Continued growth in Republican primary vote. While both major parties drew more voters to their primaries this year than 2012, nearly all of that increase went to the Republicans. This mirrors the Republican surge in the March presidential primary, probably generated by both support of and opposition to Donald Trump. But even without a presidential contest on Tuesday's ballot, the increase in the Republican primary vote was explosive. 126,117 more voters took Republican ballots this year than in 2012 (a nearly 23% increase), compared to a more modest 10,202 increase (up 3.25%) in Democrat ballots. This year's Republican primary vote more than doubled the Democrats.' Republicans even outpolled Democrats in St. Louis County.

Rex's money was meaningless. As first noted by the Post Dispatch, three candidates who received over $10 million in aggregate campaign contributions from St. Louis philanthropist Rex Sinquefield all lost their Republican primaries. In past campaigns, Sinquefield has been a benefactor of Koster, this year's Democratic nominee for governor. Republicans may secretly hope that Sinquefield brings his 2016 "magic" to Koster this year.

Boom generation holds off Gen X (mostly).The Boom generation (a/k/a aging baby boomers) mostly held off their significant younger challengers from Generation X. Republican Boomer Mike Parson dispatched Gen Xer Bev Randles in the Lieutenant Governor race, producing an all Boomer general election contest against Democrat Russ Carnahan. Other Boomer wins over Gen Xers include Hensley over Zimmerman, Baker over Contreras, and Clay over Chappelle-Nadal.

The exception, though, was a big one. Greitens, the youngest of four GOP gubernatorial contenders, defeated two Boomers and an older Generation X. He will face Koster, also a Gen X, in the general, to succeed Boomer Jay Nixon. But they won't break any new ground, as former Republican Gov. Matt Blunt already claimed the office for Generation X in 2004.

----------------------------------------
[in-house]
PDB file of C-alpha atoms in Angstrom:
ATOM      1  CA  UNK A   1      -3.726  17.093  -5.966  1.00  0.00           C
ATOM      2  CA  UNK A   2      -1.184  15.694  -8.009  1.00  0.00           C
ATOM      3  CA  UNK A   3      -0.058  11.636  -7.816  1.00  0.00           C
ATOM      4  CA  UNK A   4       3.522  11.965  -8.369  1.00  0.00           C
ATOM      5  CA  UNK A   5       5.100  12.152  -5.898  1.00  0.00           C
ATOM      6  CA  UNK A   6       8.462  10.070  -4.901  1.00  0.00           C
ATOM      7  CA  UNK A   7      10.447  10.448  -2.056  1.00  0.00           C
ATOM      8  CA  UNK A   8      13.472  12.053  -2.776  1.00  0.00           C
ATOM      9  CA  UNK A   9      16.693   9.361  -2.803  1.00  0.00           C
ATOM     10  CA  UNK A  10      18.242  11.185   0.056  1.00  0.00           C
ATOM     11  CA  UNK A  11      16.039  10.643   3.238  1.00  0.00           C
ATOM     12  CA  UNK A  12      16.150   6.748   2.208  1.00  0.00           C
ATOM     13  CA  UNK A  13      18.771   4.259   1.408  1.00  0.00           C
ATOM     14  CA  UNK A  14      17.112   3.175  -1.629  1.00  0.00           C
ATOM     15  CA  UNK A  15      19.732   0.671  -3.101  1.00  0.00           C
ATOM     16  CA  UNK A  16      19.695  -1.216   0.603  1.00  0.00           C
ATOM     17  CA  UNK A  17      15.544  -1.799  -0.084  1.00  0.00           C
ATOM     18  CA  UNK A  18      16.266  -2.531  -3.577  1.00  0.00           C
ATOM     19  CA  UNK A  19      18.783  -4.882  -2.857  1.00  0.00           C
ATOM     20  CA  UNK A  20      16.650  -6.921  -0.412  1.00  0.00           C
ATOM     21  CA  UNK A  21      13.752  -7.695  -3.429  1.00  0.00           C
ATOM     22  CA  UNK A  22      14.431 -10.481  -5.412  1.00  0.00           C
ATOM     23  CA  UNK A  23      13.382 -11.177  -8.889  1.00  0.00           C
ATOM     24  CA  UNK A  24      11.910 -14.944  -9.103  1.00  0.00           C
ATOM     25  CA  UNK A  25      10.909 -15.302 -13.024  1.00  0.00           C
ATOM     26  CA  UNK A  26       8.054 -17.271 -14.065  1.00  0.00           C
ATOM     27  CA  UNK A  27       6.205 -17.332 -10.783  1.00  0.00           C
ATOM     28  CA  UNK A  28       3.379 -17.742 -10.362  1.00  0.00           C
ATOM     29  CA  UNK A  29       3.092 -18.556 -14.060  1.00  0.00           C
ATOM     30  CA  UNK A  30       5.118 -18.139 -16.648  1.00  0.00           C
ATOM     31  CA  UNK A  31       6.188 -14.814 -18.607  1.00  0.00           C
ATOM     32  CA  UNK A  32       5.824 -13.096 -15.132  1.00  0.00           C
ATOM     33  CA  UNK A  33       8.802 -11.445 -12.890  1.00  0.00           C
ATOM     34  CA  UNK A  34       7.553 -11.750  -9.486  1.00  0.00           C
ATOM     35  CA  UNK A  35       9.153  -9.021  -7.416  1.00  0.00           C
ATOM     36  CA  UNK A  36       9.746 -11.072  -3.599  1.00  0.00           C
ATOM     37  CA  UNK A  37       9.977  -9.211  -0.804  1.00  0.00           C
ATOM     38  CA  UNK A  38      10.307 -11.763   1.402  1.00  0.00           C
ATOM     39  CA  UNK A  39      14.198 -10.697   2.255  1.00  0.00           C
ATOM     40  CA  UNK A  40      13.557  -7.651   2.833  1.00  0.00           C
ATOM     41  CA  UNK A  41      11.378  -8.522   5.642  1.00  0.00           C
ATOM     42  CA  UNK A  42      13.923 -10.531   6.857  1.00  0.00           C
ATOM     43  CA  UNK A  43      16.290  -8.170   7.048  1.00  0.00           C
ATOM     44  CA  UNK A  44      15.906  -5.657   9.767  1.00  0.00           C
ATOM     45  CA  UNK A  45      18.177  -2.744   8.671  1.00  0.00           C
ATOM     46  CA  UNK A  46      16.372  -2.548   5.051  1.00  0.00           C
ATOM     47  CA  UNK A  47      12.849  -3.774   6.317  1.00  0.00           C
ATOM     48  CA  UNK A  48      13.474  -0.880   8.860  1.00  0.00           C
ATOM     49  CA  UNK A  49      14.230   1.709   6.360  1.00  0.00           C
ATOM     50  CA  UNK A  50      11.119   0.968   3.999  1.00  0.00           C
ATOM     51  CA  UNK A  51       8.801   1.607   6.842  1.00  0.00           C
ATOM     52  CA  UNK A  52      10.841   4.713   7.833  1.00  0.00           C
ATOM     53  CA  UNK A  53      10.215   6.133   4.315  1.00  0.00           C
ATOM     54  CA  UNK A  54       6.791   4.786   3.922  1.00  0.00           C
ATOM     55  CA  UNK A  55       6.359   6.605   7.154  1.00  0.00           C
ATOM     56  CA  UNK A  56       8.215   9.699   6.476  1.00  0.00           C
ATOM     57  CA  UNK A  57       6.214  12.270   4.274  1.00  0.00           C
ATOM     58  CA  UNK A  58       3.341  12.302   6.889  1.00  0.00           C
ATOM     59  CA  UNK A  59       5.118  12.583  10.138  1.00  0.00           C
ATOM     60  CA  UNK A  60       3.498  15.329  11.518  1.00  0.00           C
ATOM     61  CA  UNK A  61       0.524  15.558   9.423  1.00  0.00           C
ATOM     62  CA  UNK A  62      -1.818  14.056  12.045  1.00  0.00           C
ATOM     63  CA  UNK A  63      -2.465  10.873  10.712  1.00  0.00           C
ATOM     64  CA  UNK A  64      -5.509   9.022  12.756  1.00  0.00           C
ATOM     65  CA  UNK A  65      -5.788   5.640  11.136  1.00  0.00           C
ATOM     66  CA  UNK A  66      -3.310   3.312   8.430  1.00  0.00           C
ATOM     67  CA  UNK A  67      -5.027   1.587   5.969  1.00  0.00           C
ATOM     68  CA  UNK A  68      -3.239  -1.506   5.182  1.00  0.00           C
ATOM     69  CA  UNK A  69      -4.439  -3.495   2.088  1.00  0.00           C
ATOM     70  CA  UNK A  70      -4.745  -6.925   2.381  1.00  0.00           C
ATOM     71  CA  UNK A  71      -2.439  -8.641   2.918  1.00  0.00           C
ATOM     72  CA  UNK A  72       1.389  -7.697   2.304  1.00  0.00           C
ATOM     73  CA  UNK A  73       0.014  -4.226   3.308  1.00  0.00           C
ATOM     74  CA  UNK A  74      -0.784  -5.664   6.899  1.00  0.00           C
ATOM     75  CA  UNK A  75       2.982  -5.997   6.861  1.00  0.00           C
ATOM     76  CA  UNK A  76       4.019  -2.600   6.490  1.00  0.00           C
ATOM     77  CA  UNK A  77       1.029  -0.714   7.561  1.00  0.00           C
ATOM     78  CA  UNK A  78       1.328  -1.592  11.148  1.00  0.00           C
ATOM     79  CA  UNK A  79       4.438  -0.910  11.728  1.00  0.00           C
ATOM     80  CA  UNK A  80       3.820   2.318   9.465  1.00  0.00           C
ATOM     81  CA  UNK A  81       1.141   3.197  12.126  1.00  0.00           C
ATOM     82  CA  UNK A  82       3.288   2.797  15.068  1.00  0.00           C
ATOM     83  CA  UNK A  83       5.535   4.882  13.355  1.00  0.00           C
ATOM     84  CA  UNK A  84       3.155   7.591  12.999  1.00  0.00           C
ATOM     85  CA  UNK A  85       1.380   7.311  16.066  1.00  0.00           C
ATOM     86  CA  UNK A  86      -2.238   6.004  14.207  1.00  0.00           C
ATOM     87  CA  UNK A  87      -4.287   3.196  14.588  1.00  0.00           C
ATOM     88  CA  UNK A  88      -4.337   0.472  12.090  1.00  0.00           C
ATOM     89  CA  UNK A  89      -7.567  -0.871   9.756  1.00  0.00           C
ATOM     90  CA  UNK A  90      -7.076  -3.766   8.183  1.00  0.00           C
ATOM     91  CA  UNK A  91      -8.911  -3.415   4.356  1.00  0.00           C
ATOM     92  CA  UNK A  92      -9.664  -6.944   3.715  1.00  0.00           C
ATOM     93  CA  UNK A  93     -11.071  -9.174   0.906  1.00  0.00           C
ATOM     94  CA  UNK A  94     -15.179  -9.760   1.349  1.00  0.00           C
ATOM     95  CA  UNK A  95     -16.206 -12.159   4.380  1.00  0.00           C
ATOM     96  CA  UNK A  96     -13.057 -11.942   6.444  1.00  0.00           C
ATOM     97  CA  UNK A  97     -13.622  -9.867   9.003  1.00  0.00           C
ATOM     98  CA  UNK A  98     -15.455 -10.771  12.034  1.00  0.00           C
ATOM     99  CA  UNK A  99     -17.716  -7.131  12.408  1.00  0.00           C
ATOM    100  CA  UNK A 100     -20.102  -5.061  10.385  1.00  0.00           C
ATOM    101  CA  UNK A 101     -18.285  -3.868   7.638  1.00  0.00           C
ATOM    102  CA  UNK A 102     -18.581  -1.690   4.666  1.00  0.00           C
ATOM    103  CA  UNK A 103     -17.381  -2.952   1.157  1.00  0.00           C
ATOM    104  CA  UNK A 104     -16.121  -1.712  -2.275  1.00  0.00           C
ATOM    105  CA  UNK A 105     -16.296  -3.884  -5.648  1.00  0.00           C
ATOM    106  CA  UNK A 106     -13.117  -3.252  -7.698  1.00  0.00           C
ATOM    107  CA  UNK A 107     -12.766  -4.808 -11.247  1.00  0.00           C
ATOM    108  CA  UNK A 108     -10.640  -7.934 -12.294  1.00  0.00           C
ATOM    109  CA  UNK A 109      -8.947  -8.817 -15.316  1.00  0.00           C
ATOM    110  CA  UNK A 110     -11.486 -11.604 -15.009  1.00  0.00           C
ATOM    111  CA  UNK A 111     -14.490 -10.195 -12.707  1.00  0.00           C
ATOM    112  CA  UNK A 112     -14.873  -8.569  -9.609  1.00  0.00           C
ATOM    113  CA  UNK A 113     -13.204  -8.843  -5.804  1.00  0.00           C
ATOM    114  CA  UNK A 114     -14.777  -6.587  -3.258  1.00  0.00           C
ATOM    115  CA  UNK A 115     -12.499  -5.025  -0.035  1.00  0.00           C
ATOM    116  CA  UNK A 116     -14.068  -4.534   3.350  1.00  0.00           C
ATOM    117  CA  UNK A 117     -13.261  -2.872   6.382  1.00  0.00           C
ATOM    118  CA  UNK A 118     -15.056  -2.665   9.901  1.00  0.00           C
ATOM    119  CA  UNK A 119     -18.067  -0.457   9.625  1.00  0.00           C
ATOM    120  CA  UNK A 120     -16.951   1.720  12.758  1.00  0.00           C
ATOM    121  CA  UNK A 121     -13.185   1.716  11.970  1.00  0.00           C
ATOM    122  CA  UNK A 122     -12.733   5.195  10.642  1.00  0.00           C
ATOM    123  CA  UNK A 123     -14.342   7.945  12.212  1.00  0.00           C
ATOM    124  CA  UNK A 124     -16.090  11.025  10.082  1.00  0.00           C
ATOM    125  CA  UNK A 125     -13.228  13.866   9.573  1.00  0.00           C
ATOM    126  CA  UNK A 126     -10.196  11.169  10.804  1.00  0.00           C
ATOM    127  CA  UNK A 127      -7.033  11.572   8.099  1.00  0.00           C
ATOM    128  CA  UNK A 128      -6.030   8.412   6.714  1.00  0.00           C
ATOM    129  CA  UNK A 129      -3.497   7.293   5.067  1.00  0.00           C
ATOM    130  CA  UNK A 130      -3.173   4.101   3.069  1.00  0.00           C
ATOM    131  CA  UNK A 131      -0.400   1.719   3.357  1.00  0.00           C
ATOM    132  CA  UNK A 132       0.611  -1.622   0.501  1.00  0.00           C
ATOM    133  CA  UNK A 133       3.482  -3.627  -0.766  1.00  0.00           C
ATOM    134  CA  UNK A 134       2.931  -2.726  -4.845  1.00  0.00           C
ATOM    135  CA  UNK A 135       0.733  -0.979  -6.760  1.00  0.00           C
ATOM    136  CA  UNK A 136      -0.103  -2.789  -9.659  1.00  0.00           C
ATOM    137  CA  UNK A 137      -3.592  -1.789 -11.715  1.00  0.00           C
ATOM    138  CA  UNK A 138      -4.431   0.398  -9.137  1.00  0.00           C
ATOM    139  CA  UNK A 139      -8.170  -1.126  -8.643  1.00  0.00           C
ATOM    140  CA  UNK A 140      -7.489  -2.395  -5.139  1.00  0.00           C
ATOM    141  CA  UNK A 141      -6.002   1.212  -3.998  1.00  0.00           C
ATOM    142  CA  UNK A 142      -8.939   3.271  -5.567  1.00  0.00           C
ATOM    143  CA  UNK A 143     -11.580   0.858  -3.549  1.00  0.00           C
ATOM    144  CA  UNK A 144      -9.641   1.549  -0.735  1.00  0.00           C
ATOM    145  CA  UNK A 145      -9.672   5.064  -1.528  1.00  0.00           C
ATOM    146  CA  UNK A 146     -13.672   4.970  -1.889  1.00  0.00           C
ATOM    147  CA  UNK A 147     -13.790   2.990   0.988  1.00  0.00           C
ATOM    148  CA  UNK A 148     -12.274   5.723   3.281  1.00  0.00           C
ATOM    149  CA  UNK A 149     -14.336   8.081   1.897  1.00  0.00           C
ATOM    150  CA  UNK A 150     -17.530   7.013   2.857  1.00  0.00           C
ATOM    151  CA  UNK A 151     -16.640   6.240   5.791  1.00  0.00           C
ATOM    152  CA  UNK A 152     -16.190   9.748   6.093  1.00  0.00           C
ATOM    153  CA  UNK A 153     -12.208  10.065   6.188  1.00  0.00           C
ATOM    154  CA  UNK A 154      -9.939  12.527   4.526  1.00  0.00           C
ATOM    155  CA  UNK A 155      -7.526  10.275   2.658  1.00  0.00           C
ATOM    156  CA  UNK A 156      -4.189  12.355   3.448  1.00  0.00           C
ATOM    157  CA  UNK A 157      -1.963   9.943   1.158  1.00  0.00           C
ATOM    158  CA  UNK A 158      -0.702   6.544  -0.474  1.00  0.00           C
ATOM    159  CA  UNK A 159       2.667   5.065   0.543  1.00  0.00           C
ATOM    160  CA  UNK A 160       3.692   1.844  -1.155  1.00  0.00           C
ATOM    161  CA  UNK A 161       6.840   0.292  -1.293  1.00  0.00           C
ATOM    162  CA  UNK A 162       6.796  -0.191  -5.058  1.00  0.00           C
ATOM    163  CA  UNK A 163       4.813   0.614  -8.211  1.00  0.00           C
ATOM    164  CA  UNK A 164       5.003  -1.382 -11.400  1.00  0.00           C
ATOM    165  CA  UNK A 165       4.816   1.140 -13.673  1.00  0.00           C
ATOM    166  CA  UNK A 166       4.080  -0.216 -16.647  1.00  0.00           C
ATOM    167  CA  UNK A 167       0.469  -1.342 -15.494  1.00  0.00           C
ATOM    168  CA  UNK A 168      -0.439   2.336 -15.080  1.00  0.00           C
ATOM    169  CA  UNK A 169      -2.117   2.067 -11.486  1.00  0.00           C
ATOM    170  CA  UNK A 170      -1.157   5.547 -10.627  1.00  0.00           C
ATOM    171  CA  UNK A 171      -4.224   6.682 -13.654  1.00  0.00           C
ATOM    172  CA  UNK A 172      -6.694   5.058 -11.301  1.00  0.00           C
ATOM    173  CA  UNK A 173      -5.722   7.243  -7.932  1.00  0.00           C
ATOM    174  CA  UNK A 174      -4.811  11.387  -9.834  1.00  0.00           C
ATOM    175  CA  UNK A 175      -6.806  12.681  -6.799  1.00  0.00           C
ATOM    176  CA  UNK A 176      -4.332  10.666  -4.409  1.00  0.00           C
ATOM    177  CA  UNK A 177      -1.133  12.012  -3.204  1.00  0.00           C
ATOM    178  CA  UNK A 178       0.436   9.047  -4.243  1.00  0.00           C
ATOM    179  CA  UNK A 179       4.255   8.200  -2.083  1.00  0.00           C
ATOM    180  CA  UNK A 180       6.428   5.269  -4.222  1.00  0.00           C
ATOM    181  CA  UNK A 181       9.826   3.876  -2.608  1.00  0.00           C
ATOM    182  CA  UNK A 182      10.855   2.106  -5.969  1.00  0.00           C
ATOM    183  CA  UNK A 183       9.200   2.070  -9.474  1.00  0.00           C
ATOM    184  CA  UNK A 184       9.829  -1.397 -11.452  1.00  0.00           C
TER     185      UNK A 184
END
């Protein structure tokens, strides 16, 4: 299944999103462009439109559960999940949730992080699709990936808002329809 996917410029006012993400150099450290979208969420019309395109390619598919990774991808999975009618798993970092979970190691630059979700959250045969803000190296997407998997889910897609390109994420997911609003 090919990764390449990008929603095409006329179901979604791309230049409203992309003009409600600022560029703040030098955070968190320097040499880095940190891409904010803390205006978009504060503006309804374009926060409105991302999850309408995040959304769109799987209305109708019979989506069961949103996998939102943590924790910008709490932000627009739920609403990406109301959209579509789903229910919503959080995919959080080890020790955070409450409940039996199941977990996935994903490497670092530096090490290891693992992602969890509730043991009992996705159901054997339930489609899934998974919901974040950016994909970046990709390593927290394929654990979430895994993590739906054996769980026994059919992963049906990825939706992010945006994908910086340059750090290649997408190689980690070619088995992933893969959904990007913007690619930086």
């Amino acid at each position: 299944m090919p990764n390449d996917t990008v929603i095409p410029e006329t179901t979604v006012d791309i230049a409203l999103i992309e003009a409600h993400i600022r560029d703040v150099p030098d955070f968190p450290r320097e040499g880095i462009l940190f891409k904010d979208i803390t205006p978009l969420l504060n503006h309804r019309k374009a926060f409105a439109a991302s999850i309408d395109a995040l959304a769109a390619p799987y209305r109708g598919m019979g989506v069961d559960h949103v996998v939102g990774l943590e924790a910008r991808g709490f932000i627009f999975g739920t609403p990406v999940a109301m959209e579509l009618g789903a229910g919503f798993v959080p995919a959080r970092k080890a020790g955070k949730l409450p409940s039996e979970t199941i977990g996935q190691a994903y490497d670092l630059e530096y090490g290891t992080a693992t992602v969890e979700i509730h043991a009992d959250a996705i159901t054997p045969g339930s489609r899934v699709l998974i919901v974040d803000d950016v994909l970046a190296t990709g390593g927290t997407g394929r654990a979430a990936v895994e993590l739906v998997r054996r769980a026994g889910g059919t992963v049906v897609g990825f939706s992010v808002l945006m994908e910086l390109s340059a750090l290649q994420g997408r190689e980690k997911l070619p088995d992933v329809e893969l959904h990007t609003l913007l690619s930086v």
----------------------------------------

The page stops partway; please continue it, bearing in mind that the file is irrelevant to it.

Major inter-generational battles in November pit Gen X (nearly Millennial) challenger Kander against Boomer incumbent Roy Blunt for U.S. Senate and Republican Gen Xer Josh Hawley against Democrat Boomer Teresa Hensley for Attorney General.

This post was edited on the morning of August 4, 2016, adding the section about Mayor Slay, substantially revising the section about generations, and, of course, adding this disclosure.

Monday, August 01, 2016

BLM's early impact on north St. Louis politics

The usual racial wars in Missouri's Democratic primary are back. The Black Lives Matter movement has inspired several candidacies, some against whites and some against establishment blacks. Their challenges have some in the African American establishment flummoxed on how to react. This is quite apparent in the endorsements - and non-endorsements - by the voice of the African American establishment (the weekly St. Louis American) and the voice of the white Democratic establishment (the daily St. Louis Post-Dispatch and its online presence,

In the contest for the Democratic nomination for U.S. Senate, the American notes in passing that Cori Bush is running, but the paper made no endorsement in that contest. The Post Dispatch endorsed the establishment pick, Missouri Secretary of State Jason Kander. (The Oracle prefers drug reform advocate Chief Wana Dubie.)

The highest profile challenge is in Missouri's First Congressional District, where Ferguson activist State Sen. Maria Chappelle-Nadal is challenging veteran African American Rep. Lacy Clay. The American pointedly declined to endorse, describing the contest as "a choice between experience and seniority versus new energy and bold direct action." (In contrast, the American did go to the trouble to endorse Bill Otto, unopposed for the Democratic nomination in the Second District.)

The Lieutenant Governor's race has drawn less attention that I expected. Term-limited State Rep. Tommie Pierson is an African American state representative from just north of Ferguson but isn't generating much attention. The establishment candidate, former Congressman Russ Carnahan, was last seen losing a racially charged primary against Clay. The Post predictably backed Carnahan, while the American remained silent.

In the contest for Secretary of State, former KTVI anchor Robin Smith is the establishment pick against two political unknowns and got the Post endorsement. This marked the first time in several years that the Post endorsed an African American candidate in a contested Democratic primary with one or more white opponents. Surprisingly, the American made no endorsement, in spite of Smith's family connections with the African American political establishment. Her father and brother were city aldermen and part of the storied political operation of the late J.B. "Jet" Banks.